Bill Green’s No Good, Very Bad Week
There is a degree of anonymity in being one of 17, even when the one in question is a future mayoral contender like Councilman Bill Green. Mayors are poked and prodded daily: by the press, by their opponents, and above all by the 17 City Council members they must wrangle to force their agendas through.
Council members are rarely subjected to the same sort of examination, which makes a seat on council the ideal spot from which to take shots at the mayor. For reference, see: Councilman Michael Nutter and Mayor John Street, and, now, Councilman Bill Green and Mayor Michael Nutter.
For the most part, that’s fine. It’s inevitable and proper that the mayor gets more scrutiny than anyone else. But it is worthwhile to zoom in on figures like Green from time to time. And last week was a telling one for the Councilman.
Green’s week began with a confrontation with the Board of Ethics, and not for the first time. It’s not that Green was being brought up on some violation. Rather, it was a case of the Councilman objecting to Too Much Ethics. He felt the board had overstepped its bounds with plans to enforce a new law closing a campaign finance loophole differently—and more rigorously—than Council had intended.
What makes his objection interesting is that Green was the chief beneficiary of the loophole, which allowed political action committees to funnel money through other PACs to favored candidates above and beyond the annual donation limit, which last year was $10,600. The workaround enabled Green to collect at least $40,000 from Local 98, the John Dougherty-run electricians union, as reported by the Inquirer‘s Bob Warner.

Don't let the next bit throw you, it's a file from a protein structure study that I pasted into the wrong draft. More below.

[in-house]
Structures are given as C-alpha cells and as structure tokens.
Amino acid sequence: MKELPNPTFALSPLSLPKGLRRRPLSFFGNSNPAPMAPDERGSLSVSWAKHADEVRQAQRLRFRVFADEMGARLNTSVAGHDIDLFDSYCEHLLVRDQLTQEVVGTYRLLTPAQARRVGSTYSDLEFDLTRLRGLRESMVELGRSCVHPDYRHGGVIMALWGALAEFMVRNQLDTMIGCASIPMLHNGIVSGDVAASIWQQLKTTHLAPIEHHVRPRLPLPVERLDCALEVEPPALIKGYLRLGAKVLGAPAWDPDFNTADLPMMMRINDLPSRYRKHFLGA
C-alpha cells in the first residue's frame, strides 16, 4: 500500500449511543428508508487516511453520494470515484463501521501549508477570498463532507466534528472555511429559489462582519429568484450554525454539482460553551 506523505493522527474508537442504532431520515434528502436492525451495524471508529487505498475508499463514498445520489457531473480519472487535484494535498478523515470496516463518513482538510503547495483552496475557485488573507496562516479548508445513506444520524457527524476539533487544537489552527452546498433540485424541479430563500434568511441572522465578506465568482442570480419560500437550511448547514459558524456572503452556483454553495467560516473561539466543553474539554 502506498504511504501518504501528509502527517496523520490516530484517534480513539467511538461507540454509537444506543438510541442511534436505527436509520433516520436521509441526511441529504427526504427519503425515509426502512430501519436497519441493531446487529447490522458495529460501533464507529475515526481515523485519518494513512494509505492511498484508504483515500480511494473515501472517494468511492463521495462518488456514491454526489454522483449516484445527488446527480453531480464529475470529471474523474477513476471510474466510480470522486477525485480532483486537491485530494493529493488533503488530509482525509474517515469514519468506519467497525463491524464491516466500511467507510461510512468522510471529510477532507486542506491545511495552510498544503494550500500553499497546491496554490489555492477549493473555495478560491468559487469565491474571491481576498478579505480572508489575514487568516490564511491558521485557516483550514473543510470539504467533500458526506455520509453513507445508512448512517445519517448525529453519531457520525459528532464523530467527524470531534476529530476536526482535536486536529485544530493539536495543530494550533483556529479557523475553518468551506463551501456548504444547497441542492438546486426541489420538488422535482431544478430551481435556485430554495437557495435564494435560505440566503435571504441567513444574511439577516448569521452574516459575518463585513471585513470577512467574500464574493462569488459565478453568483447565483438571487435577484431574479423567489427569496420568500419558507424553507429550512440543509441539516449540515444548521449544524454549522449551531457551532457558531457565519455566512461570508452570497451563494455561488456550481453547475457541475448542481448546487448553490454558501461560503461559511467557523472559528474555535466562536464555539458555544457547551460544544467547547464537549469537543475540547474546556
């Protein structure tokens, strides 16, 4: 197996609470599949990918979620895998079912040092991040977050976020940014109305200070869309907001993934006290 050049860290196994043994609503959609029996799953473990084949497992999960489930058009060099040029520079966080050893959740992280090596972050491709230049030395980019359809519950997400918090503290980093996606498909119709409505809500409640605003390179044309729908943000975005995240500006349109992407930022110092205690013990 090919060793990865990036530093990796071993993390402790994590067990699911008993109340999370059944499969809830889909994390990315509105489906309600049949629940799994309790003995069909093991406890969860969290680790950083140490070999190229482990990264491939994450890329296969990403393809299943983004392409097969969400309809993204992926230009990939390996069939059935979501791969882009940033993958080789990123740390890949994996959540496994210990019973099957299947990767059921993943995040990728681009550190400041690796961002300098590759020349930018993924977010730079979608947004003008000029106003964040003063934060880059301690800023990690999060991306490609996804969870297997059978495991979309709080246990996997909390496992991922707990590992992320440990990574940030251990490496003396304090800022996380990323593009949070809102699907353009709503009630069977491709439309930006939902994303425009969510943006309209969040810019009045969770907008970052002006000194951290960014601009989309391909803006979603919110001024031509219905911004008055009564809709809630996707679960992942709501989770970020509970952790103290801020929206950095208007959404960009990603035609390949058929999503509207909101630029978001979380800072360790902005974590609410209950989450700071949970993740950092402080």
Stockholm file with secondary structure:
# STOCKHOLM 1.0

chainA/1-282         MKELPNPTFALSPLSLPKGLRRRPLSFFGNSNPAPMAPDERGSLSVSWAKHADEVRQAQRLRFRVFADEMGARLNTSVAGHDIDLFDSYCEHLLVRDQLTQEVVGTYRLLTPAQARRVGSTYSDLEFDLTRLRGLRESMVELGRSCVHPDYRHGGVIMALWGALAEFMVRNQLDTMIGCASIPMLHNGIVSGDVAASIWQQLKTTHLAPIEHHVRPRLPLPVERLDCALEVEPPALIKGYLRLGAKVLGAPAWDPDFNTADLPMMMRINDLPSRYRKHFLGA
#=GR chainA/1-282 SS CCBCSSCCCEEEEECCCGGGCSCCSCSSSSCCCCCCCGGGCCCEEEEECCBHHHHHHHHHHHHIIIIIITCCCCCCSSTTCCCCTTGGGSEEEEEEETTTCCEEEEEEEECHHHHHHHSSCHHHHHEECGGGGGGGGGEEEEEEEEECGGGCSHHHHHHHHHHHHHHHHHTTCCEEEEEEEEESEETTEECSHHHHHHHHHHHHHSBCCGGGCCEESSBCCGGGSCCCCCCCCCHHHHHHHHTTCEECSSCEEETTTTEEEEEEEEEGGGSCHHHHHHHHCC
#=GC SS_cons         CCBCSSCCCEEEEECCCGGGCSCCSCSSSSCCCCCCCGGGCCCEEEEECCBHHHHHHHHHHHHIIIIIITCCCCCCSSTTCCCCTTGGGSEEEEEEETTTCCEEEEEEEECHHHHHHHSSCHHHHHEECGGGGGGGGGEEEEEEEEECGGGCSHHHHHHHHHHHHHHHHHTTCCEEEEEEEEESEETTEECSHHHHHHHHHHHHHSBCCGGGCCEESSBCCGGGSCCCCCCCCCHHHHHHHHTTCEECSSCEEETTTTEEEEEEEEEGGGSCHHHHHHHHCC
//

Days after his ethics board challenge, Green played a central role in destroying the fragile coalition Nutter had assembled to pass his tax on sugary drinks. To get that done, though, Green had to get a little dirty. He traded one vote for another, and ended up supporting a bill—one requiring Philadelphia businesses to offer paid sick leave—that he was already on the record opposing as bad for business.
To top his week off, Green joined with the big council majority in opting to revise the wildly unpopular DROP pension perk, instead of killing it off completely as Nutter had called for.
All in all, not a great week for a councilman and future mayoral candidate who has cultivated an image as a pro-business budget hawk with a passion for accountability.
And Green knows it.
“I knew when I was doing these things I was going to have to polish up my armor again,” Green told me.
Green defends his calls last week thusly:
He challenged the ethics board, he said, because it was encroaching on “council’s power and prerogative, which I’ve defended at every turn. We can’t have regulatory bodies making law through regulations. Council makes the law.”
He flip-flopped on the sick leave bill, he said, because it was the only way to prevent the tax on soda. “Leadership is occasionally doing things you don’t want to do to get the best result for taxpayers,” Green said, noting also that the Mayor may well veto the bill.
And he voted to preserve DROP—in a slimmed-down form—because he thought he had a better chance to shape the legislation (which had plenty of support on council) from the inside. “I could either help craft the legislation and try to influence it to make it cost neutral, or I could be outside the room jumping up and down like the Mayor was.”
Fair enough. But how much longer can Green get away with being considered a crusading outsider bent on shaking up City Hall when he’s trading votes, fighting the ethics board and defending DROP? That’s not exactly rage against the machine material. It’s more like council’s default behavior.